All colloquia are on Fridays at 4:00 pm in Van Vleck B239, unless otherwise indicated.
|Sep 30||Alex Kontorovich (Yale)||On Zaremba's Conjecture||Shamgar|
|oct 19, Wed||Bernd Sturmfels (UC Berkeley)||TBA||distinguished lecturer|
|oct 20, Thu||Bernd Sturmfels (UC Berkeley)||TBA||distinguished lecturer|
|oct 21||Bernd Sturmfels (UC Berkeley)||TBA||distinguished lecturer|
|oct 28||Peter Constantin (University of Chicago)||TBA||distinguished lecturer|
|oct 31, Mon||Peter Constantin (University of Chicago)||TBA||distinguished lecturer|
|nov 18||Robert Dudley (University of California, Berkeley)||From Gliding Ants to Andean Hummingbirds: The Evolution of Animal Flight Performance||Jean-Luc|
|dec 9||Xinwen Zhu (Harvard University)||TBA||Tonghai|
Alex Kontorovich (Yale)
On Zaremba's Conjecture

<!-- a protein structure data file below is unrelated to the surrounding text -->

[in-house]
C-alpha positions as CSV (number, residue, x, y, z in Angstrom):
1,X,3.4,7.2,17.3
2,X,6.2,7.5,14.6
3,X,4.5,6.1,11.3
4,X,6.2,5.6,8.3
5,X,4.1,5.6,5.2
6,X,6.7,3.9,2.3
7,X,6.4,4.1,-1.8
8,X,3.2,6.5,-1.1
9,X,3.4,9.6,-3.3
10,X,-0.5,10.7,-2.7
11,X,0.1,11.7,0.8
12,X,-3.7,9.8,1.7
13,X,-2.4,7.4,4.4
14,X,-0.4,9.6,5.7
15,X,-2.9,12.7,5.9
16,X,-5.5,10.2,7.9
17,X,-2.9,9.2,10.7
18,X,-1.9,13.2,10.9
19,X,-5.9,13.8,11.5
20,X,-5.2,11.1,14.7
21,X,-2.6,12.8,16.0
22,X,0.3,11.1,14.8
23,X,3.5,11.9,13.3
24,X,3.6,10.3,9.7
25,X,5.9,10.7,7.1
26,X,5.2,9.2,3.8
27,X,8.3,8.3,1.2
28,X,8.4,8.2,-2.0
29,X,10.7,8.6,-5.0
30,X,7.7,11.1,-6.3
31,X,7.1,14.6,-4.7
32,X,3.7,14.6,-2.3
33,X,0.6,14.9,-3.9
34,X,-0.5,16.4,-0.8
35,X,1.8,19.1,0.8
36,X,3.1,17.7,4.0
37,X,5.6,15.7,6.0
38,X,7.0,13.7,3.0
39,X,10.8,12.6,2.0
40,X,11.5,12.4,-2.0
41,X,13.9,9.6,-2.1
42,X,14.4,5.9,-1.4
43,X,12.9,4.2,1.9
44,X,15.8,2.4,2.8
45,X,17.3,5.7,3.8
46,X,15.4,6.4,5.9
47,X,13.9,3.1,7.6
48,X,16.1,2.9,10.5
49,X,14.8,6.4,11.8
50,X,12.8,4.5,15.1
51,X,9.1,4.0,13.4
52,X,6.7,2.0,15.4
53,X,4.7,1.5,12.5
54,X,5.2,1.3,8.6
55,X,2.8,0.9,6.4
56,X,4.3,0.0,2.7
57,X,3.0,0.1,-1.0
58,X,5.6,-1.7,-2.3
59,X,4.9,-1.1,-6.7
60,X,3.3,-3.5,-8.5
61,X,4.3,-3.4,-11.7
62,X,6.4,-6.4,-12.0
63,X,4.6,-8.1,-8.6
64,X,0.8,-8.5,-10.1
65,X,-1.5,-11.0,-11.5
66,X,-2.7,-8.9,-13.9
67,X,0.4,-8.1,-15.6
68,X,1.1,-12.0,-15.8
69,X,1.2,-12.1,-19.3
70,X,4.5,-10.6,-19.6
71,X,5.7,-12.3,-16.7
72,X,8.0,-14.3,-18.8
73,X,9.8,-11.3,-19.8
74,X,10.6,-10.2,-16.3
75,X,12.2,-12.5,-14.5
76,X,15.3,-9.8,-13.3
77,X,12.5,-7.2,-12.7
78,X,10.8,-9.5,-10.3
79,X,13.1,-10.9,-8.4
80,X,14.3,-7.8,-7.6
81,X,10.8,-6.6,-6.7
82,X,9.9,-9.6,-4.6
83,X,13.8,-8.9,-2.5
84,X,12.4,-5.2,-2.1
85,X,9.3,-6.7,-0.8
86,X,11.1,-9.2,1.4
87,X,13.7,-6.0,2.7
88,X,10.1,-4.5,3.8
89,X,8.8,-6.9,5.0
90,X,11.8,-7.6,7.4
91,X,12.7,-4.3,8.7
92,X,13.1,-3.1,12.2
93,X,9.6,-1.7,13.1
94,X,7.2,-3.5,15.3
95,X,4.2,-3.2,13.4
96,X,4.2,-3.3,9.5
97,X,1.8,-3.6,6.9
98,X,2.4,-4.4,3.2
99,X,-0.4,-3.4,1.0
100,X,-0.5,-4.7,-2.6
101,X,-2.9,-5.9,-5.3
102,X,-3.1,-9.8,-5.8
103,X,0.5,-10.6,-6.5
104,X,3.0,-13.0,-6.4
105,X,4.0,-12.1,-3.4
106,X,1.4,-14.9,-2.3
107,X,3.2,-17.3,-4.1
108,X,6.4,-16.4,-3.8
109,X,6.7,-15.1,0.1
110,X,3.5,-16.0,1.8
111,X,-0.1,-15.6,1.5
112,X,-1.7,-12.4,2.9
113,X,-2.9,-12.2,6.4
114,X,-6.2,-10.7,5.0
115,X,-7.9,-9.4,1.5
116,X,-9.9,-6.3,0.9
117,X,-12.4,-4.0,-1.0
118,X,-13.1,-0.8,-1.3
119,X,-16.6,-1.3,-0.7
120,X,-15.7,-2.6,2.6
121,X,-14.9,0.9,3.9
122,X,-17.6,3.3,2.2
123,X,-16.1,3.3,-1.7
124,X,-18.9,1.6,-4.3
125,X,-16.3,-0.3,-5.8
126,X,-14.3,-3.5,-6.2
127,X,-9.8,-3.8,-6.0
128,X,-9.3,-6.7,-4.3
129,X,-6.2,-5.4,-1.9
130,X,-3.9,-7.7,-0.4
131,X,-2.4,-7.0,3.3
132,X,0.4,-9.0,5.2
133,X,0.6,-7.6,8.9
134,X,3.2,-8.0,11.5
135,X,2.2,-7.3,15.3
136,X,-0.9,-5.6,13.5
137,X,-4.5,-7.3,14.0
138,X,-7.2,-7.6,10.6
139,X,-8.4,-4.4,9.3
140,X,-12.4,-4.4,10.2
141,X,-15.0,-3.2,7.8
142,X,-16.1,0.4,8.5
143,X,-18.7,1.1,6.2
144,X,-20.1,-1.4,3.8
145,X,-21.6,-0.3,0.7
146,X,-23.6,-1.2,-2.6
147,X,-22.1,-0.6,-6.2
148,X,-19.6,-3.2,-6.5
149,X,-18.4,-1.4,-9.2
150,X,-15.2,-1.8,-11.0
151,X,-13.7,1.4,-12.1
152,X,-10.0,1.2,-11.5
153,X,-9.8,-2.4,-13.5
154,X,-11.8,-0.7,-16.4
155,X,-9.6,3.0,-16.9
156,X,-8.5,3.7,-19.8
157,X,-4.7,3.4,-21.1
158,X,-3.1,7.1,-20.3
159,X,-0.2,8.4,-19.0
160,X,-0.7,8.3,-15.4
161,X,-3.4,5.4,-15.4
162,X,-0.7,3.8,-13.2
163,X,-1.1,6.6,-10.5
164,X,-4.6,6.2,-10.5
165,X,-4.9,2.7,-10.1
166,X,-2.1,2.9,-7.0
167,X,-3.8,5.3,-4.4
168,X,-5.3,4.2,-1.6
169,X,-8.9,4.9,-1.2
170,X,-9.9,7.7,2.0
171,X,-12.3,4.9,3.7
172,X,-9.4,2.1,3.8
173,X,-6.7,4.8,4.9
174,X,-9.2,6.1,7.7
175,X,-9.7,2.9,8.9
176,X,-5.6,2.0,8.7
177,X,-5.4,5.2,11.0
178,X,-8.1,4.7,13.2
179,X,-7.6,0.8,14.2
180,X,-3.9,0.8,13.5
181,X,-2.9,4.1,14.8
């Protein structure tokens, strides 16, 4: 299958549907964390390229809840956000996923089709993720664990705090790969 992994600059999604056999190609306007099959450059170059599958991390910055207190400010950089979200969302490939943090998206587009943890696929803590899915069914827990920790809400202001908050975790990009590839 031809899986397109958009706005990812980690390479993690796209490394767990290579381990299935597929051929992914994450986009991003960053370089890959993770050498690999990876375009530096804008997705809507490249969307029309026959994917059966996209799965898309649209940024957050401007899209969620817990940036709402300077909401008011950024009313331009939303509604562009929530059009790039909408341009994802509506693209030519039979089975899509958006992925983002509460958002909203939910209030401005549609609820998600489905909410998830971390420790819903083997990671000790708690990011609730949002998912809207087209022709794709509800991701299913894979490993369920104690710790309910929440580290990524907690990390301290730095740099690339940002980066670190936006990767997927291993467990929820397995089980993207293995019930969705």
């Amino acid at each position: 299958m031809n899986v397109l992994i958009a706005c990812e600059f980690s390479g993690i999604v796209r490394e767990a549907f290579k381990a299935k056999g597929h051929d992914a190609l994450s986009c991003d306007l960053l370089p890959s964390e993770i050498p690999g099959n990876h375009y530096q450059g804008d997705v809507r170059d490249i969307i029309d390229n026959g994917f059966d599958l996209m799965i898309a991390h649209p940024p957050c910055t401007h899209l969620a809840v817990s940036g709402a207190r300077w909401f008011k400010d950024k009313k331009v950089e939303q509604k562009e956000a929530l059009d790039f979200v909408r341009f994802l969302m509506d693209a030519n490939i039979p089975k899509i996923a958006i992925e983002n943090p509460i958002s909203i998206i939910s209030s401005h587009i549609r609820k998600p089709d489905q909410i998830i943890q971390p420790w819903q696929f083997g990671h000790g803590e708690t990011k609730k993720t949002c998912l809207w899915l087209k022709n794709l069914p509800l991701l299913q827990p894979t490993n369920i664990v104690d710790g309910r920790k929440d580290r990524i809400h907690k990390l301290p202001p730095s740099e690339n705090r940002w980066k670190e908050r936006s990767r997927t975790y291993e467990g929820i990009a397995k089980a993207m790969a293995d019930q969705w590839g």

It is folklore that modular multiplication is "random". This concept is useful for many applications, such as generating pseudorandom sequences, or in quasi-Monte Carlo methods for multi-dimensional numerical integration. Zaremba's theorem quantifies the quality of this "randomness" in terms of certain Diophantine properties involving continued fractions. His 40-year old conjecture predicts the ubiquity of moduli for which this Diophantine property is uniform. It is connected to Markoff and Lagrange spectra, as well as to families of "low-lying" divergent geodesics on the modular surface. We prove that a density one set satisfies Zaremba's conjecture, using recent advances such as the circle method and estimates for bilinear forms in the Affine Sieve, as well as a "congruence" analog of the renewal method in the thermodynamical formalism. This is joint work with Jean Bourgain.